When I was younger I used to adore the Impressionists and used to love painting in broken colour.  I also like a lot of Spanish artists, particularly Picasso and Miró.  I really admire the childlike innocence of some of their works.  There seems to be something very honest about it.  I think it was Picasso who said, 'Every child is an artist. The problem is how to remain an artist once he grows up.' 

What inspires you? 

Nature is a huge source of inspiration for my work.  My Grandad was a keen gardener and I have so many memories of hours spent on his allotment, wandering around smelling flowers & picking apples from the tree he had at the end of it.  As you may see in my work, trees are a particular love of mine. 

How do you make time for art?

It can be a challenge to make space for it sometimes but it's always worth it.  These days I try to make sure (to my husband's dismay sometimes!) that I always have paints/pencils & paper or canvas out so even if I only have half an hour or so, I can still do something.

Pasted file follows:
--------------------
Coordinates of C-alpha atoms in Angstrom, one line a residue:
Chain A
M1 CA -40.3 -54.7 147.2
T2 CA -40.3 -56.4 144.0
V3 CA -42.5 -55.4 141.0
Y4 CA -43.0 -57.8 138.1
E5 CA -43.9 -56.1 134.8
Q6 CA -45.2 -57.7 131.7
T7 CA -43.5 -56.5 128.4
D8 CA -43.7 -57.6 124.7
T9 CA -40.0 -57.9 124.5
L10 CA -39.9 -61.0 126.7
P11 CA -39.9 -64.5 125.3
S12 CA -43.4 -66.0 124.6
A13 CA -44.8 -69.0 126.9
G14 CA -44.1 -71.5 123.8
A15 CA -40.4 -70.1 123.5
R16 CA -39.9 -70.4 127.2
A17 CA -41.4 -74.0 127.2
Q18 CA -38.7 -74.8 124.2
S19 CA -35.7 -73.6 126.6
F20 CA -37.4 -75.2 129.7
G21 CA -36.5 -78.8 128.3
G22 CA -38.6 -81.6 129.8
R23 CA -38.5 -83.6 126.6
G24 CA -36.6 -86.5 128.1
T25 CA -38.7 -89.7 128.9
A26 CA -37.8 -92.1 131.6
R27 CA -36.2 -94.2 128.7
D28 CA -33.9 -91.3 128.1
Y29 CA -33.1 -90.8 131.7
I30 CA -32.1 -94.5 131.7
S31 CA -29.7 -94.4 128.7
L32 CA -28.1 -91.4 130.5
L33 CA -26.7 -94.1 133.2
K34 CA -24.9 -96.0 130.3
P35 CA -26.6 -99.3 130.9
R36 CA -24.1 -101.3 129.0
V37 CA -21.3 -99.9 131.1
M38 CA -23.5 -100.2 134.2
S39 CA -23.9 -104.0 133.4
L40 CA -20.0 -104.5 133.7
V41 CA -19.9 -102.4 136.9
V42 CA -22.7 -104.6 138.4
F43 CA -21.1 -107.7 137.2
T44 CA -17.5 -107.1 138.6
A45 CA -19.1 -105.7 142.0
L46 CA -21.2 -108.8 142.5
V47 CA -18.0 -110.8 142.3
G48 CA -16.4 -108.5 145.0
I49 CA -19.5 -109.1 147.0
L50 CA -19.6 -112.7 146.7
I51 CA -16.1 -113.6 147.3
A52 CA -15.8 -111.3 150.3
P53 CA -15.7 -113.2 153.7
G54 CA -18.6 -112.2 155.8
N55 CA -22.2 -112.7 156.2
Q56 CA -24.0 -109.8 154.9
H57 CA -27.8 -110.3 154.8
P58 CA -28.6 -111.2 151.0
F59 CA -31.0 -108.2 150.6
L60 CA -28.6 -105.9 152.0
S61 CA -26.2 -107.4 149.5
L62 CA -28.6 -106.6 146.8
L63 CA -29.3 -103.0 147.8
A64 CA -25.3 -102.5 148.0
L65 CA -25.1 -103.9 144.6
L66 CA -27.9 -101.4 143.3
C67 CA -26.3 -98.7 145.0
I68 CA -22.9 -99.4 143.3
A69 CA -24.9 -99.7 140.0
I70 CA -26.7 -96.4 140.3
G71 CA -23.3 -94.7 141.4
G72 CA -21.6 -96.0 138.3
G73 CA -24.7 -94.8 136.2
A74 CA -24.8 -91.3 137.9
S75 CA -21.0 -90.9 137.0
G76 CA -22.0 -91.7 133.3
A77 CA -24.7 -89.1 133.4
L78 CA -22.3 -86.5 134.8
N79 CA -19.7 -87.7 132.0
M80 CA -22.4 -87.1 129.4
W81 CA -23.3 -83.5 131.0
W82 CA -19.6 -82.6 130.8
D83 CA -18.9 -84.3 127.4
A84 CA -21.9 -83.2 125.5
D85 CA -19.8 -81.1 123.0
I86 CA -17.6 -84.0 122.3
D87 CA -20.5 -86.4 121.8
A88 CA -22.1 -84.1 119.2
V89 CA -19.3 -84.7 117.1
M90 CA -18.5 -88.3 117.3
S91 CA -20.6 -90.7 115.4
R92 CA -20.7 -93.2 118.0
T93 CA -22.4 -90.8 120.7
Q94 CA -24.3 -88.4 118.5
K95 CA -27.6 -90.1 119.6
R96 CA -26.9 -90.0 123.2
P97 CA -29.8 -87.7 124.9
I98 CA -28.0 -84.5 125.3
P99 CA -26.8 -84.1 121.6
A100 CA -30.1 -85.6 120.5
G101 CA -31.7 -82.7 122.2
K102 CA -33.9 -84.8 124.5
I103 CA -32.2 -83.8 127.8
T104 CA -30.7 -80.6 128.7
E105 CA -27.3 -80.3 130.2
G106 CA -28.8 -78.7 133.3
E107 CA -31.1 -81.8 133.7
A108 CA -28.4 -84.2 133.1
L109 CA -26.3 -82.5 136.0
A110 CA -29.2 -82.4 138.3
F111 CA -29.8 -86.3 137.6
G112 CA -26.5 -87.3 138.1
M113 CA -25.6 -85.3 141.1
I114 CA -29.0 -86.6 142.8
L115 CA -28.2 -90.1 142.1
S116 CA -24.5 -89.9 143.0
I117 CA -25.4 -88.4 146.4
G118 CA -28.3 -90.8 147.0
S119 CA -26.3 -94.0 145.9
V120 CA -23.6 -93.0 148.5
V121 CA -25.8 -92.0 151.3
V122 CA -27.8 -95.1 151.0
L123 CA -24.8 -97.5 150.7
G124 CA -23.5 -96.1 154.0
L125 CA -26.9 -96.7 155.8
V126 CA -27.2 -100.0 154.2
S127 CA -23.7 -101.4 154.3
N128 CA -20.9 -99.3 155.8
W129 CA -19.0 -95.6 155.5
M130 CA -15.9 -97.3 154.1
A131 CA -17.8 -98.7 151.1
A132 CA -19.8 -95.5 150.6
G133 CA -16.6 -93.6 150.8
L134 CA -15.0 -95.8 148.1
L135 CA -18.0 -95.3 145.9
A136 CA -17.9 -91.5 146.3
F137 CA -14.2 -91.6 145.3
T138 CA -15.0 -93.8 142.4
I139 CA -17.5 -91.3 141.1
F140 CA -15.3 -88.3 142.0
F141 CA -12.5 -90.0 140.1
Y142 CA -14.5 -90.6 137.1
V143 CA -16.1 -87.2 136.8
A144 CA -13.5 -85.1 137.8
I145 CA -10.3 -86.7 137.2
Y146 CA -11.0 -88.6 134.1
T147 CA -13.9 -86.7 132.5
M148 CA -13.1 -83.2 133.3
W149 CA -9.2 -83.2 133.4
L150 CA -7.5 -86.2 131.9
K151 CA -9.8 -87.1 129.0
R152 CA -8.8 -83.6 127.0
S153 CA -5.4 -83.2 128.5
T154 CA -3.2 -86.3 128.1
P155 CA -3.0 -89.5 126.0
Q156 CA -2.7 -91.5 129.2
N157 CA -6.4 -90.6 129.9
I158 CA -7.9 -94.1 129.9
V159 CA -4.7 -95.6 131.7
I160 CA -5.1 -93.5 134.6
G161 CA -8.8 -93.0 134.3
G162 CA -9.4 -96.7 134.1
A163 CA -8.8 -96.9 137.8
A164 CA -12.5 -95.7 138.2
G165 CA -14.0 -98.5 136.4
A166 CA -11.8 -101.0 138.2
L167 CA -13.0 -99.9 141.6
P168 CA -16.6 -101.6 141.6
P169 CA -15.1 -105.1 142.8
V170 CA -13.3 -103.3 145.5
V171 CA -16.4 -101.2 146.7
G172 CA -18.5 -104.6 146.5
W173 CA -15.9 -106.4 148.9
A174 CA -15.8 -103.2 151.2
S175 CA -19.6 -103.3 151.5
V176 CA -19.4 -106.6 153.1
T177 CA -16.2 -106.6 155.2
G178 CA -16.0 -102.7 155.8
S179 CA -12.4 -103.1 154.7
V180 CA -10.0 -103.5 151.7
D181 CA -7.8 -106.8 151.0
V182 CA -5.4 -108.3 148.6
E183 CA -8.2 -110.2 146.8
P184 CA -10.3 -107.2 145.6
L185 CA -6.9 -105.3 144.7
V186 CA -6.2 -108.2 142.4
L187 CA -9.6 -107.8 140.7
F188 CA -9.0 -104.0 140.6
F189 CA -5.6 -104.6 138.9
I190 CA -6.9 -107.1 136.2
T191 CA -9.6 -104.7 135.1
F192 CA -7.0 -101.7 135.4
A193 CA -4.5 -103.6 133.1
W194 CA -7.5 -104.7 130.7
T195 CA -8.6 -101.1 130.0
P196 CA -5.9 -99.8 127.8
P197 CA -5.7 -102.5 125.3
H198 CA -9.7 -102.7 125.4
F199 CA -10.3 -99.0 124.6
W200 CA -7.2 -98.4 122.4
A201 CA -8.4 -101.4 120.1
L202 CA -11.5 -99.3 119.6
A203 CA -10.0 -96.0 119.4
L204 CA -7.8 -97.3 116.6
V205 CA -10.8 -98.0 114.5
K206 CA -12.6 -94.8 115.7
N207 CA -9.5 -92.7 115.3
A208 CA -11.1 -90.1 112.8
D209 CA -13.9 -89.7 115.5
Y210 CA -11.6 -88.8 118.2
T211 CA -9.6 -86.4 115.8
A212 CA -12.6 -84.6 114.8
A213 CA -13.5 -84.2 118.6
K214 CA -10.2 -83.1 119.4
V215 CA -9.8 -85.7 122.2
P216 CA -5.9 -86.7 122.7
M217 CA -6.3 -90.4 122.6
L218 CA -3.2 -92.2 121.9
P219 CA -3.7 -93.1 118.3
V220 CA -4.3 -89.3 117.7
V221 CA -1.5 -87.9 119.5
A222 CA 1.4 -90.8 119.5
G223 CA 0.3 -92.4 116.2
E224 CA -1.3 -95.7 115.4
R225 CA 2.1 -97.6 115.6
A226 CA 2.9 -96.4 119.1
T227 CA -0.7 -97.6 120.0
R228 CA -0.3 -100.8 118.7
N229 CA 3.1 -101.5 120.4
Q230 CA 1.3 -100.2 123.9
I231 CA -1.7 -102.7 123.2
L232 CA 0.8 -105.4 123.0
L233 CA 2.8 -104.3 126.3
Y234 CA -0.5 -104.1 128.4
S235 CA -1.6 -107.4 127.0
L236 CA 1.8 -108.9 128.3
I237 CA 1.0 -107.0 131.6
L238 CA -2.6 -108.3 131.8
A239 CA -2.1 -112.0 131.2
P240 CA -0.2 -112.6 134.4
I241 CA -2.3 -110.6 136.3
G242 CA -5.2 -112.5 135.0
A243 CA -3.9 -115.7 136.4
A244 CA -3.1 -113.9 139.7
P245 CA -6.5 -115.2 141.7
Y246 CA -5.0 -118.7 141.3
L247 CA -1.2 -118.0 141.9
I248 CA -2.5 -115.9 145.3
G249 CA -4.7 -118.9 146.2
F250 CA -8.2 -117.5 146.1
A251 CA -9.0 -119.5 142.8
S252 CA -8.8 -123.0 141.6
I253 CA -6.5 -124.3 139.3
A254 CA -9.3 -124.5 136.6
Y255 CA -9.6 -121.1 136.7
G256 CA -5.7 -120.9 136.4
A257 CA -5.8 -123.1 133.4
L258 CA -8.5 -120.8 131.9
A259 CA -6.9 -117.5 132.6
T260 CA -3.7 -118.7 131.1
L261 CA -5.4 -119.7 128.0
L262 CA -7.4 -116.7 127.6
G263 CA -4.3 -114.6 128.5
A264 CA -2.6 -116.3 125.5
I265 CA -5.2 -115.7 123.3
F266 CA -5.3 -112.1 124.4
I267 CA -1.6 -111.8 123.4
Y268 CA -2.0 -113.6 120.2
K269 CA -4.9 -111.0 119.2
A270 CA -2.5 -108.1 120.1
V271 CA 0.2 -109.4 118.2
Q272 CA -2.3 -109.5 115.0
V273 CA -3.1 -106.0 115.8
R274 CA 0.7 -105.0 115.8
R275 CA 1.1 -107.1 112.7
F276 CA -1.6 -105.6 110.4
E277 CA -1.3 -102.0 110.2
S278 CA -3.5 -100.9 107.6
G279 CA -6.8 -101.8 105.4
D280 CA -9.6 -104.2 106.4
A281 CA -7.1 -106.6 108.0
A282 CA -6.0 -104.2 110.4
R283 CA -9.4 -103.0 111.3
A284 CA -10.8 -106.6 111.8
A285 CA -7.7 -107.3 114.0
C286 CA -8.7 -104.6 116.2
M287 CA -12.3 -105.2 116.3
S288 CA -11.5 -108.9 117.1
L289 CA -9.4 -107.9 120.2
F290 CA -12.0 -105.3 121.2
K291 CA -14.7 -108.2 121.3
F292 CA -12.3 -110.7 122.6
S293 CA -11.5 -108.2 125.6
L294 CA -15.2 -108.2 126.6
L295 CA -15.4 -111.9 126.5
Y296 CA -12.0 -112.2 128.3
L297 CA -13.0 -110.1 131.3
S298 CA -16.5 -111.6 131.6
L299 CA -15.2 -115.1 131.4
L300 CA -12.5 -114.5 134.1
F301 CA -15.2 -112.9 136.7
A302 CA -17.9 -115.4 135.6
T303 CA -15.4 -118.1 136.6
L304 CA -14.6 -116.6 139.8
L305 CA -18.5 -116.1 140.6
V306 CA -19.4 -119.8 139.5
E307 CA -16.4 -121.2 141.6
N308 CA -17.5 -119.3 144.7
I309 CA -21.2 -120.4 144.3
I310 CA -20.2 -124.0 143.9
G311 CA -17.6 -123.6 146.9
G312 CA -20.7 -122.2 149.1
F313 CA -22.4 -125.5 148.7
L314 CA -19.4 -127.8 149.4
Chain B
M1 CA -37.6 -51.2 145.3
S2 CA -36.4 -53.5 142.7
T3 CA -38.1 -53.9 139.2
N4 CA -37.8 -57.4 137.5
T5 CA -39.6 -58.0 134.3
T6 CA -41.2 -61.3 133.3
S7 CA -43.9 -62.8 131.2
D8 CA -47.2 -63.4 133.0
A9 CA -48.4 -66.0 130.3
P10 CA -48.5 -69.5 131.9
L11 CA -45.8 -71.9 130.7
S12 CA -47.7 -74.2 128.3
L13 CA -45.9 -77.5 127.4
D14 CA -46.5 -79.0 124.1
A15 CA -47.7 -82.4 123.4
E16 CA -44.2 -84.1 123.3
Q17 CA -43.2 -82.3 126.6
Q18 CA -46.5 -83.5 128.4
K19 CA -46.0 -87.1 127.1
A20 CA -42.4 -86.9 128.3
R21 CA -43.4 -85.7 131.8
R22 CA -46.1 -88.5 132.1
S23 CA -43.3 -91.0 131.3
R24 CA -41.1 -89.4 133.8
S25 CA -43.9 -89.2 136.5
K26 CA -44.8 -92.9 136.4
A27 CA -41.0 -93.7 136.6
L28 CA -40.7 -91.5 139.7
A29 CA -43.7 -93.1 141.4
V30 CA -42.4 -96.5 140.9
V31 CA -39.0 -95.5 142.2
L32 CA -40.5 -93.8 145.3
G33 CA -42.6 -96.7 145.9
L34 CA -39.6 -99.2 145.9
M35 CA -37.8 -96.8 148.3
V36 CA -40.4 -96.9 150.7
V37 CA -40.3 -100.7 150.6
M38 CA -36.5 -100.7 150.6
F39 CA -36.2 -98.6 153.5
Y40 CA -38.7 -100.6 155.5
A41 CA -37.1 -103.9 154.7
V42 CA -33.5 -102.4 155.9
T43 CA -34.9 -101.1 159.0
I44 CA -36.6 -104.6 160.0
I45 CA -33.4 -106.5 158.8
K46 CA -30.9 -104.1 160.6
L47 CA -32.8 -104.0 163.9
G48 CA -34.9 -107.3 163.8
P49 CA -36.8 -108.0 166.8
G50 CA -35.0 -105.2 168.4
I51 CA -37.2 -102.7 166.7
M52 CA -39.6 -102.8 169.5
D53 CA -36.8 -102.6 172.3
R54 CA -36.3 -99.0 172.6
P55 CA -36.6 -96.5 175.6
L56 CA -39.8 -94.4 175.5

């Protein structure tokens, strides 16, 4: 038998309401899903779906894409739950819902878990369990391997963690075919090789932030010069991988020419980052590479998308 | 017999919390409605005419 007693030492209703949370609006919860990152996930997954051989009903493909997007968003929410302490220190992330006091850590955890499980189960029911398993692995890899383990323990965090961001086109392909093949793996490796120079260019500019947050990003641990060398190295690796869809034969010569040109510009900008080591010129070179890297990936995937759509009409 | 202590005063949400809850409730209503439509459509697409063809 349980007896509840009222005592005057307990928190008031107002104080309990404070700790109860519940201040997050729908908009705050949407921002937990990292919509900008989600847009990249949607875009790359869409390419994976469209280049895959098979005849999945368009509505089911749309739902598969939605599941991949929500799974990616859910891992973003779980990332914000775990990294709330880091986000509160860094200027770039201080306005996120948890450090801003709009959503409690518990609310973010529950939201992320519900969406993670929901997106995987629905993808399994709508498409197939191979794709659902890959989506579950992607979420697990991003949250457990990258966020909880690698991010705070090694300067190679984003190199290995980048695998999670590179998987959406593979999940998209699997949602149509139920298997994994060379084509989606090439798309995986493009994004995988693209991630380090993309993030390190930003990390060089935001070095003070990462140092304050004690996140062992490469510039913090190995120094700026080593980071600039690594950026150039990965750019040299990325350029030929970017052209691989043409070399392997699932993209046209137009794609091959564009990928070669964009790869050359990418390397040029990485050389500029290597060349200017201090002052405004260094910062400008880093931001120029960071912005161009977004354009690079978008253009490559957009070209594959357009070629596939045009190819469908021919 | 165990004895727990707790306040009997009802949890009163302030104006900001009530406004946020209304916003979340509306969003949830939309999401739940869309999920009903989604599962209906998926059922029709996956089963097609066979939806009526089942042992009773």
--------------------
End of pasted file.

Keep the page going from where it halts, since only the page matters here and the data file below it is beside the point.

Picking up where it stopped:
What is your favorite subject matter and why?

As I said earlier, trees are definitely one of my favourite subjects.  Trees can be so many things; they provide homes & shelter for so many animals, humans included sometimes.  Some of them give us fruit.  You can climb them.  They keep the air clean, despite us seemingly doing out best to make it dirty!  I love the sound of birds singing in the trees and of the wind rustling through their leaves. Many of them have been around a lot longer than me and will go on to outlive me by several hundred years.  They're really beautiful to look at.  All that and yet they ask for so little! 

What's the best art advice anyone has ever given you? 

I think the best piece of advice, at least since I've been selling my art is, 'it's much easier to criticise than it is to create something'.  When I first started showing and selling my work, no matter how many people said they loved my work, it was easy to focus on a single negative comment.  Now I'm not really so bothered.  I don't really mind if people don't like my work, everyone has different tastes and for every person who has something mean to say, there's always another who likes it.  As they say, variety is the spice of life!

Do you have any tips or advice for your fellow artists?